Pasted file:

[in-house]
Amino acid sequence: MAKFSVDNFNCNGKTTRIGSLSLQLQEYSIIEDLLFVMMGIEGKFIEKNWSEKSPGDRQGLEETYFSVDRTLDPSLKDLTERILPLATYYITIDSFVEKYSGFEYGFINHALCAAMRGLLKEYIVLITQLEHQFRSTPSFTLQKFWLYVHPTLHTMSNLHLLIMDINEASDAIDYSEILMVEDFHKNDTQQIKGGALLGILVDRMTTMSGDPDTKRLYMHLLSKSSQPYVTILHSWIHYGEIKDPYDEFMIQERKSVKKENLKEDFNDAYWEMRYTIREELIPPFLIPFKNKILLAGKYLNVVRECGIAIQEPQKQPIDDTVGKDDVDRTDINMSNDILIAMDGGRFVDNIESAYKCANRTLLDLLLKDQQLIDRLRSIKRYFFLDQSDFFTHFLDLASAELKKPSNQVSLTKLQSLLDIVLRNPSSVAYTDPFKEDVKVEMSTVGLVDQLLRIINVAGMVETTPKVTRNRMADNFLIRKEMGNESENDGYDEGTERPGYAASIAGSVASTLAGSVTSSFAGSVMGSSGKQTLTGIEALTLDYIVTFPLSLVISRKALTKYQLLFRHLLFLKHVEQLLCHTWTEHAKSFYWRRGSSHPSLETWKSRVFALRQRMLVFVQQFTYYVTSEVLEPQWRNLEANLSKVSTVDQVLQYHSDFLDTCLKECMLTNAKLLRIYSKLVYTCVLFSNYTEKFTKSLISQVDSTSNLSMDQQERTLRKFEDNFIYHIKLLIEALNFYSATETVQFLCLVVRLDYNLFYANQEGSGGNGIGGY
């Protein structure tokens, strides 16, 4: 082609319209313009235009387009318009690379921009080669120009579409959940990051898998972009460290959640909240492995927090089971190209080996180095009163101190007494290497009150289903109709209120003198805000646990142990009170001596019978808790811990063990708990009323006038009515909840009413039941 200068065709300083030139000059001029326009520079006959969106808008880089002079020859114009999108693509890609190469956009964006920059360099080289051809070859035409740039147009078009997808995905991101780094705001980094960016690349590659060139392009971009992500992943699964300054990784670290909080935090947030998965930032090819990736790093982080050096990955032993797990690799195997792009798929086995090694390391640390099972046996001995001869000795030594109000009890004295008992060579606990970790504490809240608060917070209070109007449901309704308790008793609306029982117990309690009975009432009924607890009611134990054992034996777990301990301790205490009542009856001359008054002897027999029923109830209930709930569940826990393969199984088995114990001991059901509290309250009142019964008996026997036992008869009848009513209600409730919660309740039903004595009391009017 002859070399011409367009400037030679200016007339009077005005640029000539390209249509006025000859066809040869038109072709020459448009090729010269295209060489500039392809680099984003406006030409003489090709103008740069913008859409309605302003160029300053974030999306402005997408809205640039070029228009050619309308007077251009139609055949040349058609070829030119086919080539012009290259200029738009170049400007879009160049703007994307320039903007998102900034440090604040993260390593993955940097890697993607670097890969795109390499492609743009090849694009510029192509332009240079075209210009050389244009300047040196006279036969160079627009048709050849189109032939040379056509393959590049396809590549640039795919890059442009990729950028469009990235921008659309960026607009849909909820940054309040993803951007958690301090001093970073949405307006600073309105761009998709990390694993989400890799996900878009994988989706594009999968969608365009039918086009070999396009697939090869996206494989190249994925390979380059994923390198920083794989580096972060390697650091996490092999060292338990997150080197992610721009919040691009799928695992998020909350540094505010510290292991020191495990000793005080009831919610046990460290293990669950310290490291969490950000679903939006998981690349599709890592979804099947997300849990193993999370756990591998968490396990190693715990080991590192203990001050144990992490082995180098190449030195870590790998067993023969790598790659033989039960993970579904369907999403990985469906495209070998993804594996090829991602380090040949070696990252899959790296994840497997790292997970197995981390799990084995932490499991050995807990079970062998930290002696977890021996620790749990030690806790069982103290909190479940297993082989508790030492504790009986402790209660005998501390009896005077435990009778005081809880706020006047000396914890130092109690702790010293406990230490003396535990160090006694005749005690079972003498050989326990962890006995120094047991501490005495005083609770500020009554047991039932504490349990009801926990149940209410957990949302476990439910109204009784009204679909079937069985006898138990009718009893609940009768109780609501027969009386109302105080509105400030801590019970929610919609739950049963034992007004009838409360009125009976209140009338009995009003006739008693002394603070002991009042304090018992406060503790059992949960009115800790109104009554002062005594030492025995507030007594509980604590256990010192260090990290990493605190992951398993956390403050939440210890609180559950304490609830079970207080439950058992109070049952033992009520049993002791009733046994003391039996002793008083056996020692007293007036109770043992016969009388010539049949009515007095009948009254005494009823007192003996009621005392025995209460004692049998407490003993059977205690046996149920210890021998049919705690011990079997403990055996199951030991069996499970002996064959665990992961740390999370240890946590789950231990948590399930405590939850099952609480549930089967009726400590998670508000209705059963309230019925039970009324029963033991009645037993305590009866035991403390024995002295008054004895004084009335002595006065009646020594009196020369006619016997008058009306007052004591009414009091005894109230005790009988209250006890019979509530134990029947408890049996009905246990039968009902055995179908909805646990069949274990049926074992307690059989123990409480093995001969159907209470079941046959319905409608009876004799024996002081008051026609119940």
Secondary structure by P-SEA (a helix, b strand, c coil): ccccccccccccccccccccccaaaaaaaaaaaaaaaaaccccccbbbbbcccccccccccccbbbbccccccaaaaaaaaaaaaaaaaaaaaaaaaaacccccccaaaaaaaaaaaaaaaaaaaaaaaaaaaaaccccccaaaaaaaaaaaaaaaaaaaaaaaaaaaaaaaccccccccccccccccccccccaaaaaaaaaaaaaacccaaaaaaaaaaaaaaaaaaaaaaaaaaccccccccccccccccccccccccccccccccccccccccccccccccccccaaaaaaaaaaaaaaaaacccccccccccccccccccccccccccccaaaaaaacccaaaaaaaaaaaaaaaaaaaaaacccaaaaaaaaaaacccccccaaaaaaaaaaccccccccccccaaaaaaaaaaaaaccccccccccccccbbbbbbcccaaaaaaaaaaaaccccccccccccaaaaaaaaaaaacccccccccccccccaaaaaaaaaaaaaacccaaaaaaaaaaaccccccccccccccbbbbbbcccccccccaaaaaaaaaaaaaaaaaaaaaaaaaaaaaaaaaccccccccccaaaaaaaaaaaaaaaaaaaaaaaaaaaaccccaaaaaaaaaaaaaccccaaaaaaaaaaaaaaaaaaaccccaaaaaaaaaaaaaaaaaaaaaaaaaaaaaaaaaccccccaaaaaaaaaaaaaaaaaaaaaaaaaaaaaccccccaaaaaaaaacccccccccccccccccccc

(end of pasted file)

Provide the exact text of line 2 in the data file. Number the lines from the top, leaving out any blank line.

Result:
Amino acid sequence: MAKFSVDNFNCNGKTTRIGSLSLQLQEYSIIEDLLFVMMGIEGKFIEKNWSEKSPGDRQGLEETYFSVDRTLDPSLKDLTERILPLATYYITIDSFVEKYSGFEYGFINHALCAAMRGLLKEYIVLITQLEHQFRSTPSFTLQKFWLYVHPTLHTMSNLHLLIMDINEASDAIDYSEILMVEDFHKNDTQQIKGGALLGILVDRMTTMSGDPDTKRLYMHLLSKSSQPYVTILHSWIHYGEIKDPYDEFMIQERKSVKKENLKEDFNDAYWEMRYTIREELIPPFLIPFKNKILLAGKYLNVVRECGIAIQEPQKQPIDDTVGKDDVDRTDINMSNDILIAMDGGRFVDNIESAYKCANRTLLDLLLKDQQLIDRLRSIKRYFFLDQSDFFTHFLDLASAELKKPSNQVSLTKLQSLLDIVLRNPSSVAYTDPFKEDVKVEMSTVGLVDQLLRIINVAGMVETTPKVTRNRMADNFLIRKEMGNESENDGYDEGTERPGYAASIAGSVASTLAGSVTSSFAGSVMGSSGKQTLTGIEALTLDYIVTFPLSLVISRKALTKYQLLFRHLLFLKHVEQLLCHTWTEHAKSFYWRRGSSHPSLETWKSRVFALRQRMLVFVQQFTYYVTSEVLEPQWRNLEANLSKVSTVDQVLQYHSDFLDTCLKECMLTNAKLLRIYSKLVYTCVLFSNYTEKFTKSLISQVDSTSNLSMDQQERTLRKFEDNFIYHIKLLIEALNFYSATETVQFLCLVVRLDYNLFYANQEGSGGNGIGGY